The basics of the Pfizer Booster Shot
Even if you are entitled to a booster vaccination from Pfizer, you can currently only get one if you received the Pfizer vaccine for your first and second dose. That’s because the Pfizer vaccine is currently the only COVID vaccine approved by the FDA and CDC for this booster. Mixing and matching of vaccine brands has not yet been approved due to a lack of data.
The CDC says the agency “will be evaluating the available data with similar urgency in the coming weeks to quickly provide additional recommendations for other populations or people who have received the Moderna or Johnson & Johnson vaccines”.
The Senior Medical Advisor to the White House, Dr. Anthony Fauci said that one last week The FDA review of Moderna and Johnson & Johnson vaccines was “in a few weeks”.
You may see the Pfizer-BioNTech COVID-19 vaccine, also known as Comirnaty. This is the brand name of this particular vaccine.
Your Pfizer COVID booster vaccination is free. You don’t need health insurance to get vaccinated. You will also not be asked for proof of citizenship or immigration status. Getting a COVID vaccine does not make you a public charge and has no influence on current or future green card applications.
The booster shot process was often controversial. President Biden’s August announcement originally stated that all Americans would be offered a booster dose from the week of September 20, and it sparked disagreement within the FDA and CDC about who, if any, would be offered these extra shots should.
Amid it all, also the ethical problem is that Americans are getting third shots of the COVID-19 vaccine while so many other people around the world have not even been able to access their first dose.
Top scientists from the World Health Organization met the White House’s announcement in August about booster vaccinations with bitter objections. “We plan to distribute extra life jackets to people who already have life jackets while drowning other people without a single life jacket,” said Dr. Michael Ryan, Executive Director of the WHO Emergency Program.
It’s important to note that the federal approval of Pfizer booster vaccinations is split into two types: people say the FDA and the CDC should get a booster, and people saying these agencies can get one if they want one.
who should get a booster vaccination against Pfizer COVID?
According to the CDC and the California Department of Health these are the people who should received a Pfizer COVID vaccine booster:
The CDC says that these groups should get a booster shotbecause the risk of serious illness from COVID-19 increases with age, but also because of certain underlying medical diseases “for adults of all ages”.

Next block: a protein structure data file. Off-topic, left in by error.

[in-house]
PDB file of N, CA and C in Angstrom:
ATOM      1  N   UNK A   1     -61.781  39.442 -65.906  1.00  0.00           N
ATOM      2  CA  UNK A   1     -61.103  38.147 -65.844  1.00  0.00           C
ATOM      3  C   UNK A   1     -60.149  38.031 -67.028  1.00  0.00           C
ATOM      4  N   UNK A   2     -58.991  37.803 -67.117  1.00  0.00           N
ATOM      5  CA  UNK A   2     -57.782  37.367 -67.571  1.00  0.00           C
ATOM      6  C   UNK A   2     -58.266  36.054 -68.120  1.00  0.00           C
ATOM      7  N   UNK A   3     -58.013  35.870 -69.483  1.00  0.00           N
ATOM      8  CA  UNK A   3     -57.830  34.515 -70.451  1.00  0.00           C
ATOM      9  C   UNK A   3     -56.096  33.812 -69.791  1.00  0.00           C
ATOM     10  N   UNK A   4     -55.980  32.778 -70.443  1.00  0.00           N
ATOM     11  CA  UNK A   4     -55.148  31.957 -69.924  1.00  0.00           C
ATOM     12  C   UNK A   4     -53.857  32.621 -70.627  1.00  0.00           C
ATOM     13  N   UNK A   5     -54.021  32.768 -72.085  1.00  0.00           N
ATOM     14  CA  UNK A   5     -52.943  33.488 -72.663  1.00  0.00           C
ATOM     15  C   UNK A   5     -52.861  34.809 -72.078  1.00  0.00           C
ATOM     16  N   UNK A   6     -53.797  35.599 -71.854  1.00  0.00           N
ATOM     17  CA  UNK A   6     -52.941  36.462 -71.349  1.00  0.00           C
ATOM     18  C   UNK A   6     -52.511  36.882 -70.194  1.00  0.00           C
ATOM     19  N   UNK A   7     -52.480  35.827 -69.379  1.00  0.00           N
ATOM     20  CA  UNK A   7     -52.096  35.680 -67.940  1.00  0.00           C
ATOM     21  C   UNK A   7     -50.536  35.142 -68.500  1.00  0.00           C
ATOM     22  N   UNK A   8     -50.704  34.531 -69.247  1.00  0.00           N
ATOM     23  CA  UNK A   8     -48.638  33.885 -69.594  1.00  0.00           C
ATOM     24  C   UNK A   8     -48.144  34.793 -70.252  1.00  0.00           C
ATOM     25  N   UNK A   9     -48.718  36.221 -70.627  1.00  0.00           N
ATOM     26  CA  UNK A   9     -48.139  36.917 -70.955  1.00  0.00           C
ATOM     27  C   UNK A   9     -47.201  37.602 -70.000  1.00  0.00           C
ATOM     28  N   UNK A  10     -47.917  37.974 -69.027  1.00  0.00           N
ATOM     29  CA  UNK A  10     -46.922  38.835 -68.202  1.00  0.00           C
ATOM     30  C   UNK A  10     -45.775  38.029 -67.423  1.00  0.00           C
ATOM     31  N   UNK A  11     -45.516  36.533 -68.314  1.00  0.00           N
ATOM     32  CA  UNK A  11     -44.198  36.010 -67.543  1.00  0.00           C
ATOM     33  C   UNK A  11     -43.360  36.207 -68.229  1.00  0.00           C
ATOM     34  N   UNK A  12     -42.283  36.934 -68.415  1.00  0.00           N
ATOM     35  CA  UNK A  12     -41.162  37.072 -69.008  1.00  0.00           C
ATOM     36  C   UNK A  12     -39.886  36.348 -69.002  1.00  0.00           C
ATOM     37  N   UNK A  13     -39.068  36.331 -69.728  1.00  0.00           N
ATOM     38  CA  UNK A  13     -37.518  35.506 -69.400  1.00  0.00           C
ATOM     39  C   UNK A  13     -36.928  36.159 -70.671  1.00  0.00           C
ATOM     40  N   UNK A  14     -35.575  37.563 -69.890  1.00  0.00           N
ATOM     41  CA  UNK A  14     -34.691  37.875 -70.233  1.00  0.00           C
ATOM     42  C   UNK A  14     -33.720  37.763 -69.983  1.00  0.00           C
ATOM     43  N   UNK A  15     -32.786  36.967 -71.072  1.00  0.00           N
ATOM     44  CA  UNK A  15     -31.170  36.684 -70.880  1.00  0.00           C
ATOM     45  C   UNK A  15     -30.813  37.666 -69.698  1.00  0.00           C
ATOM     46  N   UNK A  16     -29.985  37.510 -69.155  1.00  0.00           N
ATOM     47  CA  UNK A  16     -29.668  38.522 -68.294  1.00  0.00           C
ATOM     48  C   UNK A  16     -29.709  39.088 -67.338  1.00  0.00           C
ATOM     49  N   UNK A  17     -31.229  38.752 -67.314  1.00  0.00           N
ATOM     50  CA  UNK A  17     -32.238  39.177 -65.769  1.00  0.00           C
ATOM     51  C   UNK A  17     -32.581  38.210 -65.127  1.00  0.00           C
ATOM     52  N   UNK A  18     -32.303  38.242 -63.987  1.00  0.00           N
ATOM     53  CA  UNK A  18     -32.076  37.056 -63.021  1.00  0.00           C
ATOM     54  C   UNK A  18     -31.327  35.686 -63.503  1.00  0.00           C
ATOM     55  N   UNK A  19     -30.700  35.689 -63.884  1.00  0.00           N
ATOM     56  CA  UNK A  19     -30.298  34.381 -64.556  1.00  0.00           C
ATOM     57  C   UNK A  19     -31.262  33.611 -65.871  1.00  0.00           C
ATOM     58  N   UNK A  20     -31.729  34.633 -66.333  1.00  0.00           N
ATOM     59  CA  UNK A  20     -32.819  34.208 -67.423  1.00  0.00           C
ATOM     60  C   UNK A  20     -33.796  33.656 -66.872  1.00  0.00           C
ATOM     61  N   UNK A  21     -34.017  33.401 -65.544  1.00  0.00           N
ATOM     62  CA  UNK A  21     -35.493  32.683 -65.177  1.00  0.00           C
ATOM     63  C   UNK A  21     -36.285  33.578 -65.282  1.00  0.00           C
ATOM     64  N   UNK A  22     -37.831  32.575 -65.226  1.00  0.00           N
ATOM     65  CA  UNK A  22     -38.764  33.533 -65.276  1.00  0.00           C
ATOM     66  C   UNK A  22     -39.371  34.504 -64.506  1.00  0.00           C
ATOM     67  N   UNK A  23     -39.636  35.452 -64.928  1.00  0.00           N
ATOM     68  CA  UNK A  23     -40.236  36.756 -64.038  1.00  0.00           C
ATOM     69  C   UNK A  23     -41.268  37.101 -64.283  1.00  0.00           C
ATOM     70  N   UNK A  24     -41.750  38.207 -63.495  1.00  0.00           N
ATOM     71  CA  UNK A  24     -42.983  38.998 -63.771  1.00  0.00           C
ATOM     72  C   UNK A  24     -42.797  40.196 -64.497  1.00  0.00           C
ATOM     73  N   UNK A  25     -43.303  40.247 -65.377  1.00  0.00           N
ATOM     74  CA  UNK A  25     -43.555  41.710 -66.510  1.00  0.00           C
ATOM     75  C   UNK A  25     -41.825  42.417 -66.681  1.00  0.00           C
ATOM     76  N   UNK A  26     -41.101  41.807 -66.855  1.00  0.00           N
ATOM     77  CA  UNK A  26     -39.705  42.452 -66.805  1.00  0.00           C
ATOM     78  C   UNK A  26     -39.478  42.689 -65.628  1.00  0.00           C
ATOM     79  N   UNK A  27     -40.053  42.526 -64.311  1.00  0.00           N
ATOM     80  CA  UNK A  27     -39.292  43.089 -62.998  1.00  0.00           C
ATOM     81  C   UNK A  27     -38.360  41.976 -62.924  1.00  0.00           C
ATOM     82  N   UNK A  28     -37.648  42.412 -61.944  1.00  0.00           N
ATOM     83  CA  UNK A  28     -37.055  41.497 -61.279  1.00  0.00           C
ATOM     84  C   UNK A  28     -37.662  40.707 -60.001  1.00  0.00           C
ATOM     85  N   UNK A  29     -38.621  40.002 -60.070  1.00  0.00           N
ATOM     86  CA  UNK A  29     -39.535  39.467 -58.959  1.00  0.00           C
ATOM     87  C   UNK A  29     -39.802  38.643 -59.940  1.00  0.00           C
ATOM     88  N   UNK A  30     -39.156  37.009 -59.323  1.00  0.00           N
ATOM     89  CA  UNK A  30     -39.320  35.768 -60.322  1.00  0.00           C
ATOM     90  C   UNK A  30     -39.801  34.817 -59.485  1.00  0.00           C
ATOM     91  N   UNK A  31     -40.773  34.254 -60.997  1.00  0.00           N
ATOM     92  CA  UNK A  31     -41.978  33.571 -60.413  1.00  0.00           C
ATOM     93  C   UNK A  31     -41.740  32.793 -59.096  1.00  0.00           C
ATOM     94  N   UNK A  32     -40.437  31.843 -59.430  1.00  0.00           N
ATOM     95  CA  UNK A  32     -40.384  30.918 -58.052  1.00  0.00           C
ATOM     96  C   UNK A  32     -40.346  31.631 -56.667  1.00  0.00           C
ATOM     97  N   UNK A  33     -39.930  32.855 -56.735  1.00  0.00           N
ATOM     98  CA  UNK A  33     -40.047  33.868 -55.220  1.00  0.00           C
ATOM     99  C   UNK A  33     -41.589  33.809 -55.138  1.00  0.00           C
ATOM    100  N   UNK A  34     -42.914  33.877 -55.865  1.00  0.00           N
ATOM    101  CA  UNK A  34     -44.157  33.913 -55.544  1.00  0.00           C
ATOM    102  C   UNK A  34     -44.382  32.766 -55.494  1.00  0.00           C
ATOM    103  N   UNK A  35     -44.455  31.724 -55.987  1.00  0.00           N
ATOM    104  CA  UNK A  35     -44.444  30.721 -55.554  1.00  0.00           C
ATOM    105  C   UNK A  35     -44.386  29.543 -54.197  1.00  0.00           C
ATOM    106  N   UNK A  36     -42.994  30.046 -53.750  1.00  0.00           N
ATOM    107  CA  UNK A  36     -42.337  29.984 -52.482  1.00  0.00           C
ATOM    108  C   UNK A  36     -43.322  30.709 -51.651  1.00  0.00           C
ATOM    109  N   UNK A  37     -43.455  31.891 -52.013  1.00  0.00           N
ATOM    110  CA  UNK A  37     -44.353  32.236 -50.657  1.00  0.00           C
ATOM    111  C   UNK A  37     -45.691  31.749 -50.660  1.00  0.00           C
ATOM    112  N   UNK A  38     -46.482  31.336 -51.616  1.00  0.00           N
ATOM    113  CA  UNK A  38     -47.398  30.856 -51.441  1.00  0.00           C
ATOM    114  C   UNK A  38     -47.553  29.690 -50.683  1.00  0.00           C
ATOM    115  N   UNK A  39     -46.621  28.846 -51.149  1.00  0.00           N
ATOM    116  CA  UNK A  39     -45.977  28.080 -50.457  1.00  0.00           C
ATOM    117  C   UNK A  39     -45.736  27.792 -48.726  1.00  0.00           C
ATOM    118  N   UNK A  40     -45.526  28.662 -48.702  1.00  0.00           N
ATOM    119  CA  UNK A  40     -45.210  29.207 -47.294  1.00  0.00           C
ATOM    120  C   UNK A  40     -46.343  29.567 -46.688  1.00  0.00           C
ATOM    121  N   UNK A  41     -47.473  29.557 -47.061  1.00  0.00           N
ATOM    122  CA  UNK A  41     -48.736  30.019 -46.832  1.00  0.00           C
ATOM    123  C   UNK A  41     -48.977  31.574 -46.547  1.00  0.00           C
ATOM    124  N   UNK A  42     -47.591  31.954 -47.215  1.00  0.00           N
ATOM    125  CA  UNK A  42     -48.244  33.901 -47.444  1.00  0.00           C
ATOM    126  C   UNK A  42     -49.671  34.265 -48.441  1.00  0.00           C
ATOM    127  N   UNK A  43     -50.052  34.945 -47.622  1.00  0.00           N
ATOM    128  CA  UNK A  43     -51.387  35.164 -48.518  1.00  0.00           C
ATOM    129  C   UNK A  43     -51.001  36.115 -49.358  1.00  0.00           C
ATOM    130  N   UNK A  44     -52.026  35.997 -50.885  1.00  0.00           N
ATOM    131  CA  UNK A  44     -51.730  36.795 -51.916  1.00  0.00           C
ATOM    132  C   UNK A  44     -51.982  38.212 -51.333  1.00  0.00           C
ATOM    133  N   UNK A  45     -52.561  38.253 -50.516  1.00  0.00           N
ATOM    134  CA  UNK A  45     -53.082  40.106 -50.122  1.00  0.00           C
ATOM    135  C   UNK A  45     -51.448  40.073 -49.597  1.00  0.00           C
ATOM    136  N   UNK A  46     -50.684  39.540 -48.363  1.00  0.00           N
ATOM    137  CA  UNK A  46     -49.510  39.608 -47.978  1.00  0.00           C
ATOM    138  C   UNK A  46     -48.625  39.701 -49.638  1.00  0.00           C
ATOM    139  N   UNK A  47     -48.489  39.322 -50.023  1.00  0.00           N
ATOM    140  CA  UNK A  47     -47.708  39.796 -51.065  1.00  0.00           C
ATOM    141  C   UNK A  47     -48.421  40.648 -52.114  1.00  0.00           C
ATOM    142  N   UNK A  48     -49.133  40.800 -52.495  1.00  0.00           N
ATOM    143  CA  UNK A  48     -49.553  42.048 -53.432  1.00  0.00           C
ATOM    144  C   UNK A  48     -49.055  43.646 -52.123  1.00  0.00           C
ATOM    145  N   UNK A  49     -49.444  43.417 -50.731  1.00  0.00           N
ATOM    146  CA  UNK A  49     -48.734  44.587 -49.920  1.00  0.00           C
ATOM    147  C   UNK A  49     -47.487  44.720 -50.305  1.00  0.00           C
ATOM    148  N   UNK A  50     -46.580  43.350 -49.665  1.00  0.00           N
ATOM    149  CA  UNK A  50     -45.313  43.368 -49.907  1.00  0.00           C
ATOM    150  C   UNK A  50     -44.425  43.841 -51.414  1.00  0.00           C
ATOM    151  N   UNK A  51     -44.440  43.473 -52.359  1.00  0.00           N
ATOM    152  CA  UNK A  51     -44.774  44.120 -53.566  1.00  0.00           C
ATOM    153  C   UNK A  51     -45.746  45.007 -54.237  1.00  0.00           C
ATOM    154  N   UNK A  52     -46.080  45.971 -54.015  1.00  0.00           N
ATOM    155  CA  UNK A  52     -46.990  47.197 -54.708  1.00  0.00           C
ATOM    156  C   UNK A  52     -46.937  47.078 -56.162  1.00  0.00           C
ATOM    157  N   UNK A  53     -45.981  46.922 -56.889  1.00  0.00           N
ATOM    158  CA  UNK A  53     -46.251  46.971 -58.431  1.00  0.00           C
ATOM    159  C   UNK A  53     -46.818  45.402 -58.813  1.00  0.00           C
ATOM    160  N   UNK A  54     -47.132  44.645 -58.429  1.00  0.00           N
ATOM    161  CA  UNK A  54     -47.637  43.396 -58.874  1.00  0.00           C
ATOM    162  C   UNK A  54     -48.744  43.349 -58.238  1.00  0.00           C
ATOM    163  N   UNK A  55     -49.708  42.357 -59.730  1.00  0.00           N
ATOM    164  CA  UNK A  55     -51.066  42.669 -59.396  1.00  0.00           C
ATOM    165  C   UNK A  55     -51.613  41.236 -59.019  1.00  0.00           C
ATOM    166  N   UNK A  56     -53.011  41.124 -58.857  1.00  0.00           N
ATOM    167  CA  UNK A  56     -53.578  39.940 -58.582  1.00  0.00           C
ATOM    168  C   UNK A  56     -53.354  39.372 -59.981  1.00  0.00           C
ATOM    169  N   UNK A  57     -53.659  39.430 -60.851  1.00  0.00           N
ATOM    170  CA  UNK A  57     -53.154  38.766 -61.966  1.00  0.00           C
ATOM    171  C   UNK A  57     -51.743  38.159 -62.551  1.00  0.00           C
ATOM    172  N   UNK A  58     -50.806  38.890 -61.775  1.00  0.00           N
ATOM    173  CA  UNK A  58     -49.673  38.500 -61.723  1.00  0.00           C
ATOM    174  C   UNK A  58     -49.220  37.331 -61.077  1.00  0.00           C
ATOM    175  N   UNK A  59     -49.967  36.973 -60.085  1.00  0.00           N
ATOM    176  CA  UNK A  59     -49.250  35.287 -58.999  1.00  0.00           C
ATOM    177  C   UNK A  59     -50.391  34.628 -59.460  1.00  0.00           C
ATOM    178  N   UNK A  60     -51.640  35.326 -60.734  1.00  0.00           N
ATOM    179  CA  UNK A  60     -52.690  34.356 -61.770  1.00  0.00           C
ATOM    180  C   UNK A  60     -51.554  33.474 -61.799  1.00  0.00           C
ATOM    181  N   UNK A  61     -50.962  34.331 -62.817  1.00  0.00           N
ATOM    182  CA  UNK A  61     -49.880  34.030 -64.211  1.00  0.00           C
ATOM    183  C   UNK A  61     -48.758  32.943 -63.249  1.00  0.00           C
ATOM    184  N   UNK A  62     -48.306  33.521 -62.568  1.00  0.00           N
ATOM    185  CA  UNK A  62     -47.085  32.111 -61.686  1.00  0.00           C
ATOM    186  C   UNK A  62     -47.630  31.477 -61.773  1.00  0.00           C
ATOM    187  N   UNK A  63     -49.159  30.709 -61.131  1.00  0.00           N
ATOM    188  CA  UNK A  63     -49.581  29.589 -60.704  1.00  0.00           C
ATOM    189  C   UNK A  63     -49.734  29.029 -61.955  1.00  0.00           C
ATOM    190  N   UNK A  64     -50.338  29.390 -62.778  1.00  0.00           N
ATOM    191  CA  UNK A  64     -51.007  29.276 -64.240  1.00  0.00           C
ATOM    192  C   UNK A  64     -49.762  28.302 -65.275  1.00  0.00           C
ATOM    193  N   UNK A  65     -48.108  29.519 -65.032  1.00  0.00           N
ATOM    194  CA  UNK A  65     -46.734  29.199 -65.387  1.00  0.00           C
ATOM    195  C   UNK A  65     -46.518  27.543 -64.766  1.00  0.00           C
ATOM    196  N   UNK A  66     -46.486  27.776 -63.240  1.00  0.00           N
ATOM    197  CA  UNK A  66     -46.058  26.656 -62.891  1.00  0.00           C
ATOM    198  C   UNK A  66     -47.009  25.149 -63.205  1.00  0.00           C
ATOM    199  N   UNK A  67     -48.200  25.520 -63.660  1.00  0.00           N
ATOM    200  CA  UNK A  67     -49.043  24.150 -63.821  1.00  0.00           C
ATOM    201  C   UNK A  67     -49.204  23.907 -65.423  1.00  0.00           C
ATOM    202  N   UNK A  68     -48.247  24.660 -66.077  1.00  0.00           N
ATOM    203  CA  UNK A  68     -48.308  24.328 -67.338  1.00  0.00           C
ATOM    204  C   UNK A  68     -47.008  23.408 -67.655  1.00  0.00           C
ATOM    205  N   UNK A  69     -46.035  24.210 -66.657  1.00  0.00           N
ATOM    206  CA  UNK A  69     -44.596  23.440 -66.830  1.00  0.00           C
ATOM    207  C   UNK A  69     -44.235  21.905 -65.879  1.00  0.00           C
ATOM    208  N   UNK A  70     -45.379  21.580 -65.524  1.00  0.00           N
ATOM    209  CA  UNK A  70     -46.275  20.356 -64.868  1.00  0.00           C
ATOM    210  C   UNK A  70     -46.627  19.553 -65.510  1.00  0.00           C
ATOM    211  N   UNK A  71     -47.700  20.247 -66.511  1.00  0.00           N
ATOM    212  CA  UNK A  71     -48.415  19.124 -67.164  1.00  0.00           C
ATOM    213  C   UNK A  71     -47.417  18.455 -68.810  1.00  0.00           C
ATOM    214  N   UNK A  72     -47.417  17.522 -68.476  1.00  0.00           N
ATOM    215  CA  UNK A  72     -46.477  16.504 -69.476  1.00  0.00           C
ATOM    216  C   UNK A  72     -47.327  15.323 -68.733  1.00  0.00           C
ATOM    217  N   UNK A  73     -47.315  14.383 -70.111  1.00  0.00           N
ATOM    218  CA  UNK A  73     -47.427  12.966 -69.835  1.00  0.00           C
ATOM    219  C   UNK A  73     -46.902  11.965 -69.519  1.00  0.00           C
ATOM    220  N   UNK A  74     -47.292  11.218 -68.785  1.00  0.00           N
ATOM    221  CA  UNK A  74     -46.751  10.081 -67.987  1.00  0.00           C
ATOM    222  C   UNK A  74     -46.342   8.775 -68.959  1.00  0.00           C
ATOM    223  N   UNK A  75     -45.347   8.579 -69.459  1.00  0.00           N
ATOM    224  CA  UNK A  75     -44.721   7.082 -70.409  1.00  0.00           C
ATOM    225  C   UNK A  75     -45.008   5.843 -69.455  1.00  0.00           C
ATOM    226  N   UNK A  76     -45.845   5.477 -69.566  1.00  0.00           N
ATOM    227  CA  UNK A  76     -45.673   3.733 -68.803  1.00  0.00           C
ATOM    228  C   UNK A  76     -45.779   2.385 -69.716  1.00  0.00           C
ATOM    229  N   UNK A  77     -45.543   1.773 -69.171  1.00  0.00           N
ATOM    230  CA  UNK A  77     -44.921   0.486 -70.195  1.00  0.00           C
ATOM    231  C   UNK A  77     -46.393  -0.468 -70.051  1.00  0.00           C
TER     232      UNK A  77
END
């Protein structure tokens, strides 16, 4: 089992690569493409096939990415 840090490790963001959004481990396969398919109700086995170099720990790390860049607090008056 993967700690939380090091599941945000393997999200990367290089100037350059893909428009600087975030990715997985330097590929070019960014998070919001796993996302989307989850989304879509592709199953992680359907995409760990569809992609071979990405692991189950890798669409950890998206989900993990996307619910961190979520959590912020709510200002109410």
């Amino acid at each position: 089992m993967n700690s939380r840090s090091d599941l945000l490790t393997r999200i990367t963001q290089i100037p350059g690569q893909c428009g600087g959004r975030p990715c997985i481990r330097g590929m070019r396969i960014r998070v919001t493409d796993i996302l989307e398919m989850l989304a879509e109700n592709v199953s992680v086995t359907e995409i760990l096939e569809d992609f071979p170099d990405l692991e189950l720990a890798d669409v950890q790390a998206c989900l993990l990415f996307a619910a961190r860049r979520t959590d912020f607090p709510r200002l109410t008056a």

Long-term care facility residents should get a refresher, the CDC says, because they “live close together in group settings and are often older adults with pre-existing conditions,” which increases this group’s risk of infection and serious illness from COVID-19.
who can get a booster vaccination against Pfizer COVID?
The CDC says you do can receive a booster dose if you:
- Age 18-64 years with underlying medical conditions
- Increased risk of exposure to COVID because you live in an institutional setting, e.g. B. a correctional facility or accommodation for people who are not accommodated
- Because of your job, your risk of exposure to COVID is increased, including key frontline workers and healthcare
The CDC’s list of eligible professions (which the agency notes might be updated in the future):
- First aiders (health workers, fire brigade, police, community nursing staff)
- Educational staff (teachers, carers, day care workers)
- Food and Agriculture Workers
- Production workers
- U.S. Postal Service employee
- Public transport employees
- Grocery store workers
So what is the difference between “you should get a booster” and “you?” can Get “? Basically, the CDC leaves it up to you to decide whether to receive a booster vaccination, after weighing your” individual risks and benefits “.
For example, if you are between 18 and 49 years old and have underlying medical conditions, the CDC says that although you have an “increased risk of serious illness from COVID-19, your risk is” probably not as high as in adults aged 50 and over with previous illnesses “.
When it comes to individuals whose work could put them at higher risk of exposure to COVID, such as teachers or healthcare workers, the CDC says “This risk may vary depending on your attitudes” and how much COVID spreads in a particular community.
The CDC says it is possible that their recommendations on who to receive a booster may change in the future “as more data becomes available”.